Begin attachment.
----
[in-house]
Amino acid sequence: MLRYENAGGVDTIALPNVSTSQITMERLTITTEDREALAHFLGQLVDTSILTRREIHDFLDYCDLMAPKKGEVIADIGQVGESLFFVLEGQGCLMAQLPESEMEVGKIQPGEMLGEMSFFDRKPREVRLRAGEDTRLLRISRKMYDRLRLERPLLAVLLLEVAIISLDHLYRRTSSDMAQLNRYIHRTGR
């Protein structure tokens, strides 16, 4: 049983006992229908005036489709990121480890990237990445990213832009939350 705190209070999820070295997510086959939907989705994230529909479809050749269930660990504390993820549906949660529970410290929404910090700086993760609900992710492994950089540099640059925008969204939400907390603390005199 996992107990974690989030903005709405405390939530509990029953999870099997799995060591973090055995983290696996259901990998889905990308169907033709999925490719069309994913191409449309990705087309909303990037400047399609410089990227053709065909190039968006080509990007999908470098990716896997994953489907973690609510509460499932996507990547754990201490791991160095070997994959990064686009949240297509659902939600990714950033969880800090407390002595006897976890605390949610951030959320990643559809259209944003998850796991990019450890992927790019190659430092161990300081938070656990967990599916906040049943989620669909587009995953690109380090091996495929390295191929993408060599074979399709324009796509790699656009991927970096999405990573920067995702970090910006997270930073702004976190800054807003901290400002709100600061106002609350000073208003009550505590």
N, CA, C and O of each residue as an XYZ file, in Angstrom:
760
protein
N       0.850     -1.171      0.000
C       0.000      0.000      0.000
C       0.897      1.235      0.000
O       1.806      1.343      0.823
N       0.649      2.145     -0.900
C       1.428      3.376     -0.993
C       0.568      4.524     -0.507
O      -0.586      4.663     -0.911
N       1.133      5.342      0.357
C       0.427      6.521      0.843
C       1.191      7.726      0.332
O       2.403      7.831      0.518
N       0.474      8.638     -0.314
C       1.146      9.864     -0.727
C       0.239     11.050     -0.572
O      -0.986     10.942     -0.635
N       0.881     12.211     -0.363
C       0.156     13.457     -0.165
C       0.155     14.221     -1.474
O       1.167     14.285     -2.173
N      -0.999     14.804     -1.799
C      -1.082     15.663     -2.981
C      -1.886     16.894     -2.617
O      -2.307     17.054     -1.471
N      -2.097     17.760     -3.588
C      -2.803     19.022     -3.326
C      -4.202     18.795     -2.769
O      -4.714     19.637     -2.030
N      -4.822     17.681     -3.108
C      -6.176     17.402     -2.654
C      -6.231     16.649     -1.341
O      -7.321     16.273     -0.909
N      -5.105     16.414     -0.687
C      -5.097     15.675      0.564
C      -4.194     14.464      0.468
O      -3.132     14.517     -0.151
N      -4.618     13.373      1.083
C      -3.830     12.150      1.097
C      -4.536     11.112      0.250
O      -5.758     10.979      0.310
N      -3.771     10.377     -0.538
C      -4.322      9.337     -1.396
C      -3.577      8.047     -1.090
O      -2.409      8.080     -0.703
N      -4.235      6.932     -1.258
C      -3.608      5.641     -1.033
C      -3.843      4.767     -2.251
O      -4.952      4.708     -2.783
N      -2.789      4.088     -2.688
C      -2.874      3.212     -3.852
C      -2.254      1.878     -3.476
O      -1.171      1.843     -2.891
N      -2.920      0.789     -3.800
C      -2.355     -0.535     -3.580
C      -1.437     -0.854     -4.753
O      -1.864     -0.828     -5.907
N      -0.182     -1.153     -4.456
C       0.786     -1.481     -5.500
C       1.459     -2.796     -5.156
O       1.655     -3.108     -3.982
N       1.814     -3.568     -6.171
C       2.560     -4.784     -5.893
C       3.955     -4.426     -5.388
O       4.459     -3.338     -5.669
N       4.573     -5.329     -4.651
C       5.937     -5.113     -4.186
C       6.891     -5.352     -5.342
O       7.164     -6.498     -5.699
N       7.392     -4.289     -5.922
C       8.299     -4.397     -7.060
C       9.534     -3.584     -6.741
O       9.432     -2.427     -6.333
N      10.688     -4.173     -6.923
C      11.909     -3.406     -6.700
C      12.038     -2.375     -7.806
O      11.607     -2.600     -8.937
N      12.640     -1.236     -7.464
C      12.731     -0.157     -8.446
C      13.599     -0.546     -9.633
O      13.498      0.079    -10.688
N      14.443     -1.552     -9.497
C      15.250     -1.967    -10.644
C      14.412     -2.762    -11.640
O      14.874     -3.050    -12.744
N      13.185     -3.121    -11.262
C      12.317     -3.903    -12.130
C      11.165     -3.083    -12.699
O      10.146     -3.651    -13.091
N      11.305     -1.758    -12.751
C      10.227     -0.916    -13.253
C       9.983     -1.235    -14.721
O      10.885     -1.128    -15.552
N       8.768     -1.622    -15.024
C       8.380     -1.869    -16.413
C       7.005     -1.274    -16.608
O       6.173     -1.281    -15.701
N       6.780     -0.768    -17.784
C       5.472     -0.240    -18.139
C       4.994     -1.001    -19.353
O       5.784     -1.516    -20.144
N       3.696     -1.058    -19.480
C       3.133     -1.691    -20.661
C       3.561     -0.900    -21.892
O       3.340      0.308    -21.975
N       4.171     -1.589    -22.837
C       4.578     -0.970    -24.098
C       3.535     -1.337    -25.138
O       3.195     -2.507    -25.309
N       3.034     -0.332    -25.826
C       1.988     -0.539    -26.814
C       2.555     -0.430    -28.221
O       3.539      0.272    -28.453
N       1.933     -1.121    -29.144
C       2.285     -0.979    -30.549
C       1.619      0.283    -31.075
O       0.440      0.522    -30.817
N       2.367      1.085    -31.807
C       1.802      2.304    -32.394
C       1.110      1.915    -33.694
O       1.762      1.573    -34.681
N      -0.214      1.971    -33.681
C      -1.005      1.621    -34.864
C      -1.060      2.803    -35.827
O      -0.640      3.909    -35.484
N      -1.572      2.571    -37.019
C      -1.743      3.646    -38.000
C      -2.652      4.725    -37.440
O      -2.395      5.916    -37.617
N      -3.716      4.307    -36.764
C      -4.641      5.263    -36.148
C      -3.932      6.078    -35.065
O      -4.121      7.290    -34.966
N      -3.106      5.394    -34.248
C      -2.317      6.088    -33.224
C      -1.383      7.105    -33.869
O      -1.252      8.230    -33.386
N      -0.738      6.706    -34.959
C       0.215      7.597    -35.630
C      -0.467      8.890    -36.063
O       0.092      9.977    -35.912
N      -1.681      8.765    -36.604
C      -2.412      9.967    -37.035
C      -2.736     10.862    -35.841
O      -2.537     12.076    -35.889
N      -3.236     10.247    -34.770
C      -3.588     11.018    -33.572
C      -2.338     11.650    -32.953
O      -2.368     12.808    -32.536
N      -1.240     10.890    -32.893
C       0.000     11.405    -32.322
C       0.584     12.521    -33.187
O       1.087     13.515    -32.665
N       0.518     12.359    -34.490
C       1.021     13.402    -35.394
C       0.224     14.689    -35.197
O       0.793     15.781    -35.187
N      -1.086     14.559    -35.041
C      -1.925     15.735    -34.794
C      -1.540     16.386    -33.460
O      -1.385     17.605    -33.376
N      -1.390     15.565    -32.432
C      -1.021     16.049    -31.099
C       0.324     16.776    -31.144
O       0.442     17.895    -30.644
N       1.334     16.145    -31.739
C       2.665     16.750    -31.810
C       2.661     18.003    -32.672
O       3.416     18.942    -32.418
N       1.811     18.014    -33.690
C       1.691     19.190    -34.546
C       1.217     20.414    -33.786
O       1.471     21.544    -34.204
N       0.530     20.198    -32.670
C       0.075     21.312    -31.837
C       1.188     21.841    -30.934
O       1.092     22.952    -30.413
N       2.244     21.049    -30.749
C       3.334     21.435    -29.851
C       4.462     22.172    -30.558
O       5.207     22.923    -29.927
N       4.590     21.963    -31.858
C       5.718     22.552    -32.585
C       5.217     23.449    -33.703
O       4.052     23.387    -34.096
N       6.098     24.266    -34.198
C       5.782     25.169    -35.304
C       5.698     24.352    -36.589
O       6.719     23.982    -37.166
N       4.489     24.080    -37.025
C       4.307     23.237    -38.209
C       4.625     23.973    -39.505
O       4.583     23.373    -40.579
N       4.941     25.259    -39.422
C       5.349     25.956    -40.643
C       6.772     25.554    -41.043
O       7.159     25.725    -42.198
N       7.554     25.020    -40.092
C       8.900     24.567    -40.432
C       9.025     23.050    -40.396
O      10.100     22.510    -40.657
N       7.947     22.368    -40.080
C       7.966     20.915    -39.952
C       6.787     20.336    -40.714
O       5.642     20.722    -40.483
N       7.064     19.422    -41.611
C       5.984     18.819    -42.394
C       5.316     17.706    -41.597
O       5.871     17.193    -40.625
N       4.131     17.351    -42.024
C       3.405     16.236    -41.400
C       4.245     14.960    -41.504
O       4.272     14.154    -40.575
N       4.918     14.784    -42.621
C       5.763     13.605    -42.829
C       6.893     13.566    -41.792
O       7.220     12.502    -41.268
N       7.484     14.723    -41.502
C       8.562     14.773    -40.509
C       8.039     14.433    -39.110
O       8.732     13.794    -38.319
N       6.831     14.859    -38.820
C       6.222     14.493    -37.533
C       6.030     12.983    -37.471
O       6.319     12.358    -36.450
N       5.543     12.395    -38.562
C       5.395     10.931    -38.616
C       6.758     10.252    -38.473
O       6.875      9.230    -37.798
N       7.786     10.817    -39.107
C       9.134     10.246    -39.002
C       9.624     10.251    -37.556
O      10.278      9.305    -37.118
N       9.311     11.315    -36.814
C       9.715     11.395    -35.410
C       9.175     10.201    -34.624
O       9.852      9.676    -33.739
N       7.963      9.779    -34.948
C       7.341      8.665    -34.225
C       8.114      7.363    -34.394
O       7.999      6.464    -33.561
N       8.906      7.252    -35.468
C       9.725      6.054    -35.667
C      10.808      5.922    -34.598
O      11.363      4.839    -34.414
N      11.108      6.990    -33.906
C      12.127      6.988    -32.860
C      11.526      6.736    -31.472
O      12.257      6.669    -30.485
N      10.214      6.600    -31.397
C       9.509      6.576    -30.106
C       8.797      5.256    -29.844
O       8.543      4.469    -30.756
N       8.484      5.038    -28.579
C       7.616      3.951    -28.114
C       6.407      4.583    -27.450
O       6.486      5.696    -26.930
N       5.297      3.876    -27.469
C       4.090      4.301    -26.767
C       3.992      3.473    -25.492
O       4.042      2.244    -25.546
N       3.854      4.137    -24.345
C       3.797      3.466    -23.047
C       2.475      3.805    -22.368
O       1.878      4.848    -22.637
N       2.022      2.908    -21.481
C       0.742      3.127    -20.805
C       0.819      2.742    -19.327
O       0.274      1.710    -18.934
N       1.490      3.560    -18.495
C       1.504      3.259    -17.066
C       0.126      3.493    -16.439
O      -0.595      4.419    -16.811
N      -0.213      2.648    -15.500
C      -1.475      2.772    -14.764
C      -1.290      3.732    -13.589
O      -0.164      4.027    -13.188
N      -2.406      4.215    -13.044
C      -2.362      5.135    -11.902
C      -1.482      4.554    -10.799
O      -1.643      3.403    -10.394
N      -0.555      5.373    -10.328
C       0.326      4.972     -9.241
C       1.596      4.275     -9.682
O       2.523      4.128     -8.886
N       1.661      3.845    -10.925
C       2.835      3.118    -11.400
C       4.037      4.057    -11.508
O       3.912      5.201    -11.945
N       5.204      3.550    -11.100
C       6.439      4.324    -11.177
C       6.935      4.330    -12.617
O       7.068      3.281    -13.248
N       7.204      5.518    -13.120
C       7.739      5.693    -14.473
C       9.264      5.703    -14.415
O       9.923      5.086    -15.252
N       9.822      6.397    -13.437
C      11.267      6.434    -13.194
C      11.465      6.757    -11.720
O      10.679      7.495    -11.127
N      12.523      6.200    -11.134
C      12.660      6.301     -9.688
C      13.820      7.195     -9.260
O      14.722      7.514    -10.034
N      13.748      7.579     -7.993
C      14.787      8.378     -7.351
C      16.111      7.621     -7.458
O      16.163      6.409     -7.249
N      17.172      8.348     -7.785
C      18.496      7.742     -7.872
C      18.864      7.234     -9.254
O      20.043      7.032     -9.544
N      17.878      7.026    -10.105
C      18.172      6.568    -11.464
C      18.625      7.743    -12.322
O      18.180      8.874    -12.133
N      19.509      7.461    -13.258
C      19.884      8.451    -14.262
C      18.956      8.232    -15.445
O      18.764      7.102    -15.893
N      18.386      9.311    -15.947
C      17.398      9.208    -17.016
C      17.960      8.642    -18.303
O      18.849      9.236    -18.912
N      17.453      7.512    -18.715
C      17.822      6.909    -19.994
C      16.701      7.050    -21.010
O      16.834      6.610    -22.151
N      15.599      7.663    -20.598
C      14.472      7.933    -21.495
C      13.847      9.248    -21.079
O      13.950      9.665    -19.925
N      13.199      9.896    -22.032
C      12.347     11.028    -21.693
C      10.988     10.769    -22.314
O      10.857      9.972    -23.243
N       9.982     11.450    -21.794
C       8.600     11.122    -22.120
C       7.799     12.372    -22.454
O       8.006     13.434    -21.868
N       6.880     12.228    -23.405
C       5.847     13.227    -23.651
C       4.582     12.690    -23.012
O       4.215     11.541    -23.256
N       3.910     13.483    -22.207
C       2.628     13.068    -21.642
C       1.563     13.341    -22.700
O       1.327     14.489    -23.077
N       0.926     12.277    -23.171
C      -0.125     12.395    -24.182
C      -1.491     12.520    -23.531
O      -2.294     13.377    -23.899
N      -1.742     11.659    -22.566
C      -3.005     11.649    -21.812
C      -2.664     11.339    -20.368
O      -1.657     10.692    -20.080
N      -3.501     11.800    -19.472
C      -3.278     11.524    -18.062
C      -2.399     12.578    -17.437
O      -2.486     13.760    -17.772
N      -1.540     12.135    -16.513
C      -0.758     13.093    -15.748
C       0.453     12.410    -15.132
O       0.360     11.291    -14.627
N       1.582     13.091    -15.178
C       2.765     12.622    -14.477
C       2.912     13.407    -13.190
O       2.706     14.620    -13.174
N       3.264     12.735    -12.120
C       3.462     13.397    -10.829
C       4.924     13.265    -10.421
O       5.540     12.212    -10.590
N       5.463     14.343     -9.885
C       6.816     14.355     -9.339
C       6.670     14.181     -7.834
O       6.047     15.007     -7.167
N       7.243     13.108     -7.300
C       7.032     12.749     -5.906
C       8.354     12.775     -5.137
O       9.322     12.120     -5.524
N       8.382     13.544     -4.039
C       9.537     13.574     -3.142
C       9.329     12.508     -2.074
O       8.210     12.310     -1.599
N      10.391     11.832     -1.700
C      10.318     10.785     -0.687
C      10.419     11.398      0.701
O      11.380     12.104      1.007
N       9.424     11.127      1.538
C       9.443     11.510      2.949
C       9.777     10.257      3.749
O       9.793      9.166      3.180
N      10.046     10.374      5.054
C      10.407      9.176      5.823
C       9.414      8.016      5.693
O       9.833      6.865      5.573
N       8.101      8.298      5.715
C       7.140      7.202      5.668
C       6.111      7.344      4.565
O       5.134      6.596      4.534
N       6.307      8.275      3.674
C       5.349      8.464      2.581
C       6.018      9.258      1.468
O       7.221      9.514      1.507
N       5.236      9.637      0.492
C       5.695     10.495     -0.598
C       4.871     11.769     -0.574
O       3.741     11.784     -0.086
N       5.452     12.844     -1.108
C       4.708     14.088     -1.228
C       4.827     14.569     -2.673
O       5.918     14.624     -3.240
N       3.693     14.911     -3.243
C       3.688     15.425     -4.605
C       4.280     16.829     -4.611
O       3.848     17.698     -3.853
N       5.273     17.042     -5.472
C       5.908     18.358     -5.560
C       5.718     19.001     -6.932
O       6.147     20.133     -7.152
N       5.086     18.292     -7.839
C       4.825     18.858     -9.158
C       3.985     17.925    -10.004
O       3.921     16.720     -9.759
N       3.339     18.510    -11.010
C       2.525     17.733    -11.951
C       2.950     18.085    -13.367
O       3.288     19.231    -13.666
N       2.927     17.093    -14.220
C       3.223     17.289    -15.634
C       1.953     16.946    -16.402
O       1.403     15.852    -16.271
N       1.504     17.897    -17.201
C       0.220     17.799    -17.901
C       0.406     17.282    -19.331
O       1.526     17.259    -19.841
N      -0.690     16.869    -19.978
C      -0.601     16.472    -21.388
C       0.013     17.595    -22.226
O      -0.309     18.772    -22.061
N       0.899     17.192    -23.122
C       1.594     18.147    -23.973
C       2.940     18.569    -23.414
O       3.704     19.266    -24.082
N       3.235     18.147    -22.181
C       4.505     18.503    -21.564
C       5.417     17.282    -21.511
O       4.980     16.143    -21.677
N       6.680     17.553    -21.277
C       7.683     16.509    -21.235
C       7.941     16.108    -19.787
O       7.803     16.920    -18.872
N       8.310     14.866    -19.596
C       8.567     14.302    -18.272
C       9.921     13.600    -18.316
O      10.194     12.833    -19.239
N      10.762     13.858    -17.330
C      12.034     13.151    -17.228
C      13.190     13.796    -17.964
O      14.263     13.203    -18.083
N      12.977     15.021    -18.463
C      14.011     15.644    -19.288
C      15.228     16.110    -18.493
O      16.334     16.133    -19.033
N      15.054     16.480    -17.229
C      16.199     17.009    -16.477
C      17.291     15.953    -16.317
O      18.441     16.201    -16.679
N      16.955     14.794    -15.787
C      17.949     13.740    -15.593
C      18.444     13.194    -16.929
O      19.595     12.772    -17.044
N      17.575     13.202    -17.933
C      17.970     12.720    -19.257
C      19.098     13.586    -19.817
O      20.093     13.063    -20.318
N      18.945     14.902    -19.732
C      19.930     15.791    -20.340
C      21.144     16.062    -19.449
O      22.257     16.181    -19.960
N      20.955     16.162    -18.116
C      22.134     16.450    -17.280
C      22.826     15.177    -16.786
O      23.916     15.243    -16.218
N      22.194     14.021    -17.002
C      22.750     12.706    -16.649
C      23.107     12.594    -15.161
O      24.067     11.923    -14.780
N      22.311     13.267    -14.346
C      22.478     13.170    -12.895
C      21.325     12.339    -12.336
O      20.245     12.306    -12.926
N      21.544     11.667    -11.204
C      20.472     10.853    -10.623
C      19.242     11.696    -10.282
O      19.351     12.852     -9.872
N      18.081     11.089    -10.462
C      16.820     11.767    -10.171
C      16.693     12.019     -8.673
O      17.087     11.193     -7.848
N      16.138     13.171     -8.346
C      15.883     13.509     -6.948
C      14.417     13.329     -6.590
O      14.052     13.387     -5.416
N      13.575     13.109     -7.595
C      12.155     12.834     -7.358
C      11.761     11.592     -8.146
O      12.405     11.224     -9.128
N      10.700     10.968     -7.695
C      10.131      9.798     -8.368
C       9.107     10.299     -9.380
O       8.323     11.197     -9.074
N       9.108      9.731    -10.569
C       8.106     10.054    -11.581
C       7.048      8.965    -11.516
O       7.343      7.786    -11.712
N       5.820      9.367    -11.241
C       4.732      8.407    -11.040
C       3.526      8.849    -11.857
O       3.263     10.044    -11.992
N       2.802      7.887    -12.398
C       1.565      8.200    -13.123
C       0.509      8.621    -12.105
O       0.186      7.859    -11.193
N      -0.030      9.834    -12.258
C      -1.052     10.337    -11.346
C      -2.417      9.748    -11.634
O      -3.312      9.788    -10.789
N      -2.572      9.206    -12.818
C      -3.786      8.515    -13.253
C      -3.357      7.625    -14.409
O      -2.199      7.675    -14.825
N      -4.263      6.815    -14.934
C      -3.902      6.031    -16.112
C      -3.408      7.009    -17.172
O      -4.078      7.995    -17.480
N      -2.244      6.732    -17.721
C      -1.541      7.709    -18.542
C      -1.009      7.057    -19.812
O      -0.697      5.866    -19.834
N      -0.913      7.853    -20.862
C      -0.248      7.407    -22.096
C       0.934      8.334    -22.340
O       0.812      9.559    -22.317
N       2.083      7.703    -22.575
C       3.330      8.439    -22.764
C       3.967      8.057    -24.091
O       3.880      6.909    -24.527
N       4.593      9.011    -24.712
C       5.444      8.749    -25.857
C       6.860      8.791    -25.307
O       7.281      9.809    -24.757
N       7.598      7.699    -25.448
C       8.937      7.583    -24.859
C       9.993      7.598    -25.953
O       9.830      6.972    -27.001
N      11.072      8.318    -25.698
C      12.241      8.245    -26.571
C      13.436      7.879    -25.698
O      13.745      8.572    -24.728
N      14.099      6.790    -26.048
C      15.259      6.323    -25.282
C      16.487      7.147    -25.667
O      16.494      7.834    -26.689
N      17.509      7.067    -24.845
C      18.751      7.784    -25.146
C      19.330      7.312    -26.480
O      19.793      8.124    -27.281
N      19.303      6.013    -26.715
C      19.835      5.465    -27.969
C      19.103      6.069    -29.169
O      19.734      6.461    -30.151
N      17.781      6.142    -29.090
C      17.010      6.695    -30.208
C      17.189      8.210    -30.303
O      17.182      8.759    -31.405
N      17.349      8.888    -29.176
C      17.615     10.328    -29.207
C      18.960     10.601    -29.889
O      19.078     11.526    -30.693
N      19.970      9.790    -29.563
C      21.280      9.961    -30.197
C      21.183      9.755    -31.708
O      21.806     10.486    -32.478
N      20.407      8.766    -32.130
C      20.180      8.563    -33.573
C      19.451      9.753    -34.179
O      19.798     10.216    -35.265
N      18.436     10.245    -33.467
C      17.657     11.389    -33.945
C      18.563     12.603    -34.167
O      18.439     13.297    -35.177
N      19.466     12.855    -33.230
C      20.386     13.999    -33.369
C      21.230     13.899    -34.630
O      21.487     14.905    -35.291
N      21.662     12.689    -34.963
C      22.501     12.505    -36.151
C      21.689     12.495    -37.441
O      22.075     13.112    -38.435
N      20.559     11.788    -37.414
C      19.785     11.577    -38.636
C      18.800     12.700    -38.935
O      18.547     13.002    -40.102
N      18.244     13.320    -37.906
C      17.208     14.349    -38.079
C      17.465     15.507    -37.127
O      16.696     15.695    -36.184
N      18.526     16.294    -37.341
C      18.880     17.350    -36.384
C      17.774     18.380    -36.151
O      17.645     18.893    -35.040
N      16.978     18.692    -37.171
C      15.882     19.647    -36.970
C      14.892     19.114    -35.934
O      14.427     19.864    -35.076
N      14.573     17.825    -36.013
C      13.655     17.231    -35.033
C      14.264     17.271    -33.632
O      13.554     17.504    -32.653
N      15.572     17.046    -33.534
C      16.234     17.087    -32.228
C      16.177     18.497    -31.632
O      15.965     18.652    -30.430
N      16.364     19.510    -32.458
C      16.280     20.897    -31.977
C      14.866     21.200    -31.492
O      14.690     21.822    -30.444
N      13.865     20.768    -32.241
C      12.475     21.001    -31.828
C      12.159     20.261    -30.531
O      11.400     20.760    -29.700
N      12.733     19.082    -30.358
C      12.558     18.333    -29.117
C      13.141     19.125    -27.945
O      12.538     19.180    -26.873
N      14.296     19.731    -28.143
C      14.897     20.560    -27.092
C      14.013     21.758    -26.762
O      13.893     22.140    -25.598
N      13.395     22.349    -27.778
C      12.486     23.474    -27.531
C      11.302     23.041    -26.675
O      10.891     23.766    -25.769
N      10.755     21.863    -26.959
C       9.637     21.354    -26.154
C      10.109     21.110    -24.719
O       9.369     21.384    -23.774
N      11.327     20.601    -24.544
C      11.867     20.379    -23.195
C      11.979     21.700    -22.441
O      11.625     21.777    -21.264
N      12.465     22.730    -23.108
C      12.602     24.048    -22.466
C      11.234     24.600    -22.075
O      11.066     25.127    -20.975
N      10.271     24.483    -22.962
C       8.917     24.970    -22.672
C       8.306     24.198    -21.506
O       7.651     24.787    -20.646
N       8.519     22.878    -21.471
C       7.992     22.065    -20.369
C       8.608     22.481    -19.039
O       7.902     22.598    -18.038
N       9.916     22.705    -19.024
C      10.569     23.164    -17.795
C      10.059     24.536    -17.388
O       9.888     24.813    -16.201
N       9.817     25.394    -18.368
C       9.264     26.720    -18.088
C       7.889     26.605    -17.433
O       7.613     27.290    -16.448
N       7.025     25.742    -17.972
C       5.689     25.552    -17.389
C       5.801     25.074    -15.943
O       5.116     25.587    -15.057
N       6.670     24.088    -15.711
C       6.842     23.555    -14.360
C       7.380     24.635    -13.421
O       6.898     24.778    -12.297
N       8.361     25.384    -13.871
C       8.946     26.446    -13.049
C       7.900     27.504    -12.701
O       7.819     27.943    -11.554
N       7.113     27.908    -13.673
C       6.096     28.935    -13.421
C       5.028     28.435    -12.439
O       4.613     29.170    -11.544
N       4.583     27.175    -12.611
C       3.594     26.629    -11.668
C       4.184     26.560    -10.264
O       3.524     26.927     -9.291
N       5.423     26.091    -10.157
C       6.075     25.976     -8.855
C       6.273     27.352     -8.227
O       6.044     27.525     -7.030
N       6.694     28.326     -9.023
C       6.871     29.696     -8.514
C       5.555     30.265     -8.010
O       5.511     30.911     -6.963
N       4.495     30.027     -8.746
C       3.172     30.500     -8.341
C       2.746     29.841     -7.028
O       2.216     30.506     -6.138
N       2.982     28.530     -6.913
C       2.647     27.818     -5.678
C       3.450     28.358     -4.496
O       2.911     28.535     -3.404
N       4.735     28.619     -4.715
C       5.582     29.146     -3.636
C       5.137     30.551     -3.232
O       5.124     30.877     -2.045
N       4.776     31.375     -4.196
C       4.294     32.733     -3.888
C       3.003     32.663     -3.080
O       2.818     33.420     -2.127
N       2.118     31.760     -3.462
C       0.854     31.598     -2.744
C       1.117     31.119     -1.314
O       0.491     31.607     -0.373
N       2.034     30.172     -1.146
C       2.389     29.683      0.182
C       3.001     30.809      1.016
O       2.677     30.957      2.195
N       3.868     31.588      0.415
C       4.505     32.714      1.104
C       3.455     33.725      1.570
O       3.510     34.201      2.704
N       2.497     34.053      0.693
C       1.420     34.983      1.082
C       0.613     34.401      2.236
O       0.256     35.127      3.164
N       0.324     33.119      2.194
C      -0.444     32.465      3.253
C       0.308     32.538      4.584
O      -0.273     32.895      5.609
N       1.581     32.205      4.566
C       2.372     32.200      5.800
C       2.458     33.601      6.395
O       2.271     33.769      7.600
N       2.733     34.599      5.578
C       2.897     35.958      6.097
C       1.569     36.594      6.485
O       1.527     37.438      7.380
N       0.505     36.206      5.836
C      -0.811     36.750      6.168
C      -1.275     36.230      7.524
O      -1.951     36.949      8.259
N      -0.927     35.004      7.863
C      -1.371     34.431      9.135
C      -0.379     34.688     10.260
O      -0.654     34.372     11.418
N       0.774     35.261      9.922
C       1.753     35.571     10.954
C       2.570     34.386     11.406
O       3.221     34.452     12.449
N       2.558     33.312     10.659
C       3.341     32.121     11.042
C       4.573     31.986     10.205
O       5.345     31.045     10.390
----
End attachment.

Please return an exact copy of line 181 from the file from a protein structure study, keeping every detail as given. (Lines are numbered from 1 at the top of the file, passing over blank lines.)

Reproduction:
C       1.188     21.841    -30.934